EventDietitians Association of Australia 36th National Conference: More than meets the eye - The Gold Coast Convention and Exhibition Centre, Gold Coast, Australia
Duration: 12 Aug 201914 Aug 2019
Conference number: 36th
https://daa2019.com.au
https://daa2019.com.au/

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Nausea
Vomiting
Guidelines
Antiemetics
Neoplasms
Drug Therapy
Dietary Supplements
Alcohols
Ginger
Diet Therapy
Food
Snacks
Expert Testimony
Patient Education
Head and Neck Neoplasms
Checklist
Fatigue
Meals
Counseling
Colorectal Neoplasms

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title = "What are the optimal dietary strategies for the management of cancer-related nausea and vomiting in adults: a pen guideline update",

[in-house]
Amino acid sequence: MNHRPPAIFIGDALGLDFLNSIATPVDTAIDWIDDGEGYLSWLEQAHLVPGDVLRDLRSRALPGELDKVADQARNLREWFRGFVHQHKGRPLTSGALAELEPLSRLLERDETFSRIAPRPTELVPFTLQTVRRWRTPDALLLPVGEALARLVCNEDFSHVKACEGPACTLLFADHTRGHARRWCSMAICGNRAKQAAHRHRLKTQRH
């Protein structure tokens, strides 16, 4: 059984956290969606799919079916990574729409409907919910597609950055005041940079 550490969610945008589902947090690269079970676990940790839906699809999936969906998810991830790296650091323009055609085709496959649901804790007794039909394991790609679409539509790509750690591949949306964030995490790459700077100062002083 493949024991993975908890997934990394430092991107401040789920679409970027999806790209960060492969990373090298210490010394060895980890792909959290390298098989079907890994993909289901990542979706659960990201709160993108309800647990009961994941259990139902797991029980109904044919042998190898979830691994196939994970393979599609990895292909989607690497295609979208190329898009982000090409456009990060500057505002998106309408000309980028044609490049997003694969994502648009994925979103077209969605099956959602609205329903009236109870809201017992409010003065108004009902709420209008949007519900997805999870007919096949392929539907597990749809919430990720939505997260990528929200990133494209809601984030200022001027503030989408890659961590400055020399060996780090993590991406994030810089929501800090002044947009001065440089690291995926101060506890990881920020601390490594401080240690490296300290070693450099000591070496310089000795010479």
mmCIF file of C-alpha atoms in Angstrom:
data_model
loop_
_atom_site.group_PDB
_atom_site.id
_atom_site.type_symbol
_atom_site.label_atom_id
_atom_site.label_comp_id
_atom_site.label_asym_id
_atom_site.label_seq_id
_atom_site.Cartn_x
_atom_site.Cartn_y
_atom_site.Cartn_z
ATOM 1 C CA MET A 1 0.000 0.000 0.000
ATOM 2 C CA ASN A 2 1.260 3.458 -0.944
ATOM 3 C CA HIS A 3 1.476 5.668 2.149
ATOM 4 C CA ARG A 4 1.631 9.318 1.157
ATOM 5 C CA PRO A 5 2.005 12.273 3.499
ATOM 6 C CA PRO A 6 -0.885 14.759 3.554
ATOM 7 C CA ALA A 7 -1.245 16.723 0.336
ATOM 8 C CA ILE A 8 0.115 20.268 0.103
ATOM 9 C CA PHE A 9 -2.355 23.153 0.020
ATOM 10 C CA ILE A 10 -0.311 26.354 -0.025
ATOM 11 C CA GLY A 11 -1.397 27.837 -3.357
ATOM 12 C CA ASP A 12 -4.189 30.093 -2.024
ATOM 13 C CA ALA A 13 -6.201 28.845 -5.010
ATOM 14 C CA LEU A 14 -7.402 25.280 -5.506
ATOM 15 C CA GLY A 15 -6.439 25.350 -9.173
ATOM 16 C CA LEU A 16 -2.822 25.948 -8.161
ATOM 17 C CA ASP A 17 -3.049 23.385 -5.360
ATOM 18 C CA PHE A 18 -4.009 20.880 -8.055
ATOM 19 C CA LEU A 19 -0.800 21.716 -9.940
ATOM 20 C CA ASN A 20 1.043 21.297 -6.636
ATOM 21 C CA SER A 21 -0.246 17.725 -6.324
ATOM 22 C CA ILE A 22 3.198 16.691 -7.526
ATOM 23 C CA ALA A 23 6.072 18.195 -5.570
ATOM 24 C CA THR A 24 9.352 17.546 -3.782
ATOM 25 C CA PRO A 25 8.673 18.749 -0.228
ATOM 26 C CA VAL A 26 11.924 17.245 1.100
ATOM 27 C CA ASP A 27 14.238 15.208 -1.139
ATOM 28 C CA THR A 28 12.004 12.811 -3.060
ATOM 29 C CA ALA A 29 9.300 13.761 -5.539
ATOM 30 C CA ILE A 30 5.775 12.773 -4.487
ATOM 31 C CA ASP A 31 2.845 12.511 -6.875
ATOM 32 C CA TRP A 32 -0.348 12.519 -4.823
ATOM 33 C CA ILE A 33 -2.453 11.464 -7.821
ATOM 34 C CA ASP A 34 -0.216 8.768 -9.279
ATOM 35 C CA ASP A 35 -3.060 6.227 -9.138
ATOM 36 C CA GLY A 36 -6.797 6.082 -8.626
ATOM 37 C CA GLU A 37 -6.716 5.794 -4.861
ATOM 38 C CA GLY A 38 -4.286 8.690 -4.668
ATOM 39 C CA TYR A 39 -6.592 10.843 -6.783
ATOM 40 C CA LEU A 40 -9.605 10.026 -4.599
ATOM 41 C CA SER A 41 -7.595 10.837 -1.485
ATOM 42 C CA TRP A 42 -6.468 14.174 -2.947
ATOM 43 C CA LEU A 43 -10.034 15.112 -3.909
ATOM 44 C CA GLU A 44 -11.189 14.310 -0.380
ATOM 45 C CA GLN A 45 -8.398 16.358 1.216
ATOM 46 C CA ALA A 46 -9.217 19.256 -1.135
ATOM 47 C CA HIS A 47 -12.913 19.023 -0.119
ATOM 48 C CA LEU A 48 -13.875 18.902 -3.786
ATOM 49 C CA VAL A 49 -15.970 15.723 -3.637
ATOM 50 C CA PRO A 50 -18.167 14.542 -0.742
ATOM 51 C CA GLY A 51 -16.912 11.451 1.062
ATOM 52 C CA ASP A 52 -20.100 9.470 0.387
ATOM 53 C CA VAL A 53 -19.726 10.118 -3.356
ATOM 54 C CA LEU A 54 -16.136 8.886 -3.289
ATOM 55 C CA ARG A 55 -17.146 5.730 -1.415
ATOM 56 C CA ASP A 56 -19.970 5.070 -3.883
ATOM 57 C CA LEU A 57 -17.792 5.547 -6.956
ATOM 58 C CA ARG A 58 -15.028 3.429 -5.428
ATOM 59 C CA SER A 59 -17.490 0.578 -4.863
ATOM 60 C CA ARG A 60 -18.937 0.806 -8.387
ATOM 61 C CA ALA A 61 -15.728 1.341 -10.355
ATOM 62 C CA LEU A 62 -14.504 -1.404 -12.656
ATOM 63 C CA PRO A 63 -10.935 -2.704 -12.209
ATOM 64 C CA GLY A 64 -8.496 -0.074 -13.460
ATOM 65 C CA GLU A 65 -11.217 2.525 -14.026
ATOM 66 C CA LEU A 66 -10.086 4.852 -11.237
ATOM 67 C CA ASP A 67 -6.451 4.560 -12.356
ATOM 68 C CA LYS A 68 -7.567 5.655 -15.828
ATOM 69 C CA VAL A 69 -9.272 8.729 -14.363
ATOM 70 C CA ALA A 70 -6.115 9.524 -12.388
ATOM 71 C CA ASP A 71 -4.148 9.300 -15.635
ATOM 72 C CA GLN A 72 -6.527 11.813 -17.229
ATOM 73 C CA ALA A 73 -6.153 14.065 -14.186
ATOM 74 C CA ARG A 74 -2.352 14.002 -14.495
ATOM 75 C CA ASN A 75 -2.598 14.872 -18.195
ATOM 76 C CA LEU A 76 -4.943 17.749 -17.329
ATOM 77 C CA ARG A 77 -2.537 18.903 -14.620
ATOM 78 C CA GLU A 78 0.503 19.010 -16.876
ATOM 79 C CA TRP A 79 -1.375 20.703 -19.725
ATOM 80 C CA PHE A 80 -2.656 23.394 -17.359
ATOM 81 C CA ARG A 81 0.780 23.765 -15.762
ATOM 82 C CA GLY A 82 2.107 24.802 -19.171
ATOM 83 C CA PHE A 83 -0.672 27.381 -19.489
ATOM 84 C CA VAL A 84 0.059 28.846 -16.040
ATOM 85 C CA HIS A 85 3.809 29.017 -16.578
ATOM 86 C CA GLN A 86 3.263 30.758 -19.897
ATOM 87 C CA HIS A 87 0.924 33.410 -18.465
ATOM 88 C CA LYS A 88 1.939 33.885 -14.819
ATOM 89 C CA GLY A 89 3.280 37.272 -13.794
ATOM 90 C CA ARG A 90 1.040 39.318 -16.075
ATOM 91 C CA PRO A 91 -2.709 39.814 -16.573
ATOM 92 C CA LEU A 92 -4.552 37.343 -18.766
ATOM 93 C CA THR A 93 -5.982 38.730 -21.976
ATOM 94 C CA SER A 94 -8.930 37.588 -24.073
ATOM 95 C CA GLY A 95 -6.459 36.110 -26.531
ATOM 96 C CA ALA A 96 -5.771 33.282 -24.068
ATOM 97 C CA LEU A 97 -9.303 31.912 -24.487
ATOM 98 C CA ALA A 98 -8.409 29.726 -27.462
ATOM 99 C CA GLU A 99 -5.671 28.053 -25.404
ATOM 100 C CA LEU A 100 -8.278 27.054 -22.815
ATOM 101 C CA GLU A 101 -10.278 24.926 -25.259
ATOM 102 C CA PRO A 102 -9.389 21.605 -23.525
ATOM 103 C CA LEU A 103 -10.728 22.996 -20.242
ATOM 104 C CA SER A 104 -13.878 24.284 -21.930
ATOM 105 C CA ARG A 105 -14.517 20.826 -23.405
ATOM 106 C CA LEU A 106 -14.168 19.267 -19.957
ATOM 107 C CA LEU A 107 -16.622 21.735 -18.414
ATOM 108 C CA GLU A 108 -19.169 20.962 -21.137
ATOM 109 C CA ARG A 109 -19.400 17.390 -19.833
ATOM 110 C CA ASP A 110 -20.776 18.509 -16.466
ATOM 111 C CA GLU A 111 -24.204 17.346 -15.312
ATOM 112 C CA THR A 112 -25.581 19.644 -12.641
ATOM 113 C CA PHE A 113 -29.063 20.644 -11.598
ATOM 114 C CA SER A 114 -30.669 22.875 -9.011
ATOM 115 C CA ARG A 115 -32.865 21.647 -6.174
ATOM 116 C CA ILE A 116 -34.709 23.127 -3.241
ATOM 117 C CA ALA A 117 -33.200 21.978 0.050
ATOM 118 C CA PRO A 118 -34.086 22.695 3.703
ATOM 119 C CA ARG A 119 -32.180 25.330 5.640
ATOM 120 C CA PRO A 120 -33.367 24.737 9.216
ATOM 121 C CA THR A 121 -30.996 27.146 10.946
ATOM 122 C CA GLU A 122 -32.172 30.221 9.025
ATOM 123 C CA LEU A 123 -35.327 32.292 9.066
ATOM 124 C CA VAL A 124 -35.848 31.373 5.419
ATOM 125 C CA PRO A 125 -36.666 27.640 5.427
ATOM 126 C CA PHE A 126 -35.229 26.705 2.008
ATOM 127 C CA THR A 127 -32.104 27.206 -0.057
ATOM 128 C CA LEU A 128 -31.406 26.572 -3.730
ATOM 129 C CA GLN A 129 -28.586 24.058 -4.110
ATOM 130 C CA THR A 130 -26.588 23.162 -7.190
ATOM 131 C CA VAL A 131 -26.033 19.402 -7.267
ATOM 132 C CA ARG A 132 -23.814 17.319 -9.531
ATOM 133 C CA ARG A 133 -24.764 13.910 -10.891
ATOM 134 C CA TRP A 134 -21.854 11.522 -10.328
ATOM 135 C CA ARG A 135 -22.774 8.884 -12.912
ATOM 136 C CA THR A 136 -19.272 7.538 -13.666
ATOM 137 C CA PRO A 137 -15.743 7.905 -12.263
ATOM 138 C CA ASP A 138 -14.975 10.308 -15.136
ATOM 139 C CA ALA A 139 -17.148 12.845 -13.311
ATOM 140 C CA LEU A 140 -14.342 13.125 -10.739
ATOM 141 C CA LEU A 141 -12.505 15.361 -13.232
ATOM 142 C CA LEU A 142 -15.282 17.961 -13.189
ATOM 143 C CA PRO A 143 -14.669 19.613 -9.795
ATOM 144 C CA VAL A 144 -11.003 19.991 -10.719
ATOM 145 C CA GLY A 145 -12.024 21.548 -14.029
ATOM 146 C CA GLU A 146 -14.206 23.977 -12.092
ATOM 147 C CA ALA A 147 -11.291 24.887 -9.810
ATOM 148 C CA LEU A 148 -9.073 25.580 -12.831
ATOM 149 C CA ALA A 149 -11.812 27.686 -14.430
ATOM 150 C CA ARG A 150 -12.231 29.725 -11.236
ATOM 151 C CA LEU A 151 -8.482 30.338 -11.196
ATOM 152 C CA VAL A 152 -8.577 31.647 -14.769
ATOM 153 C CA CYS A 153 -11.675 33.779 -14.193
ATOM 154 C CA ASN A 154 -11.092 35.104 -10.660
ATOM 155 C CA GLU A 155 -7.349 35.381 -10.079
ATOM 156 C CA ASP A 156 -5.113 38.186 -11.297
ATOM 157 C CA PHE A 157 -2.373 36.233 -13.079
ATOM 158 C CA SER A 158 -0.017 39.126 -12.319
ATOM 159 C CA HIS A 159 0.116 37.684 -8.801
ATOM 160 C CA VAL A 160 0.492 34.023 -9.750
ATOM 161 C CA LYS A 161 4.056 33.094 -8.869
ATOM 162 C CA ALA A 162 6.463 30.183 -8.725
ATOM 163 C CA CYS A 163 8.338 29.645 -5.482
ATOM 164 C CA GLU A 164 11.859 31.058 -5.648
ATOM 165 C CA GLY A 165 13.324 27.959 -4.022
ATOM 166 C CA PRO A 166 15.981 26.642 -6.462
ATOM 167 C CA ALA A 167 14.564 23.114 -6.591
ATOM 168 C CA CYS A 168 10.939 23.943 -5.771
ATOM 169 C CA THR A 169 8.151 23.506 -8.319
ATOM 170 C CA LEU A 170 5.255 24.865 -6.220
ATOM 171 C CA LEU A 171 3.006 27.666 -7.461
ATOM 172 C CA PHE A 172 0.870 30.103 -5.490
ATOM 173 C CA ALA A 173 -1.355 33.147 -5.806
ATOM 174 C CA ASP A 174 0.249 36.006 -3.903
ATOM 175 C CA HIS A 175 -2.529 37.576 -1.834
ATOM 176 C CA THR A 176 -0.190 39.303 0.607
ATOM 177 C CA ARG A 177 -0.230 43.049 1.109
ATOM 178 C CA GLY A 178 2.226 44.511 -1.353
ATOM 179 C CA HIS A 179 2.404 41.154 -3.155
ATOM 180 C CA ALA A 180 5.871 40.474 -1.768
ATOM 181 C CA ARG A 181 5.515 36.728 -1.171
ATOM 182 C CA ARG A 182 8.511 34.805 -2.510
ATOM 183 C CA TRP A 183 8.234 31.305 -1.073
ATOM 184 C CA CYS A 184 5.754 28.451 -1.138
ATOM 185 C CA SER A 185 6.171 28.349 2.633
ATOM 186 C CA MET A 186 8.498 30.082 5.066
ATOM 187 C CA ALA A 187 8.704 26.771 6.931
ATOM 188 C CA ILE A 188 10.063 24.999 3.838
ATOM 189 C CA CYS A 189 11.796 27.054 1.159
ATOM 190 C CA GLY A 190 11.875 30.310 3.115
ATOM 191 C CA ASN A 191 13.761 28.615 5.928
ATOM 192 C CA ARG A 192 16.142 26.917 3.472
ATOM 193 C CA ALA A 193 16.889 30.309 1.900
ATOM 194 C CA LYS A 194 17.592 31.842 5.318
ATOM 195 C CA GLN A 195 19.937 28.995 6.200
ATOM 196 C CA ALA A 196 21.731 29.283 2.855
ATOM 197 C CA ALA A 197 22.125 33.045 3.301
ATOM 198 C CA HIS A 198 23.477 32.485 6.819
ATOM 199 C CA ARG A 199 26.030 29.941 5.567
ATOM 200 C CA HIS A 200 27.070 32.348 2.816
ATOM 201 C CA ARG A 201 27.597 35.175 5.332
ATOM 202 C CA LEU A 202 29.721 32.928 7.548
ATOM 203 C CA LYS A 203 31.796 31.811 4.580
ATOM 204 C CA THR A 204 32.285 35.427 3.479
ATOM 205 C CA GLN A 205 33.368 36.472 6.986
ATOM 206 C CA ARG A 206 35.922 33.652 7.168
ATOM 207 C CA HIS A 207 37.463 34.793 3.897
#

abstract = "The symptoms of nausea and vomiting are primarily managed with anti-emetic medications in cancer patients;, however, dietary interventions and nutraceuticals are often recommended by dietitianshealth professionals. Therefore, a literature review was undertaken to update the PEN guideline and toolkit on XYZ. To identify existing dietary recommendations and determine their rigor of current dietary interventions for controlling cancer-related nausea and vomiting, a literature reviewliterature was searched was conducted using three electronic databases. The quality of evidence was graded using PEN Evidence Grading Checklist. Evidence based on aAnecdotal reports and expert opinion form the basis for many dietary modifications such as eating bland foods, reducing nauseating stimuli including food odours, and consuming small meals and snacks regularly (Grade of Evidence: C-Limited). Dietary counselling during and up to three months after radiation treatment can lead to decreased severity of nausea and vomiting for patients with colorectal and head and neck cancers (Grade of Evidence: C-Limited). The use of ginger supplements appears to be safe for chemotherapy patients, and may provide some benefit in combination with standard anti-emetics for chemotherapy-induced nausea and vomiting (CINV ) as well as CINV-related symptoms; fatigue and quality of life (Grade of Evidence: B-Fair). Managing taste changes may be beneficial in managing relieving nausea and vomiting (Grade of Evidence: C-Limited). Habitual alcohol intake is related to lower incidence of CINV nausea and vomiting; however, adherence to national alcohol guidelines and/or individualised advice from treating specialist doctors is still recommended for this population (Grade of Evidence: C-Limited). Updated patient education materials were produced. Although diet is generally not a first line of therapy, dietary and nutraceutical interventions may provide additional benefits when used in conjunction with anti-emetics;, however, existing literature is limited, warranting further research.",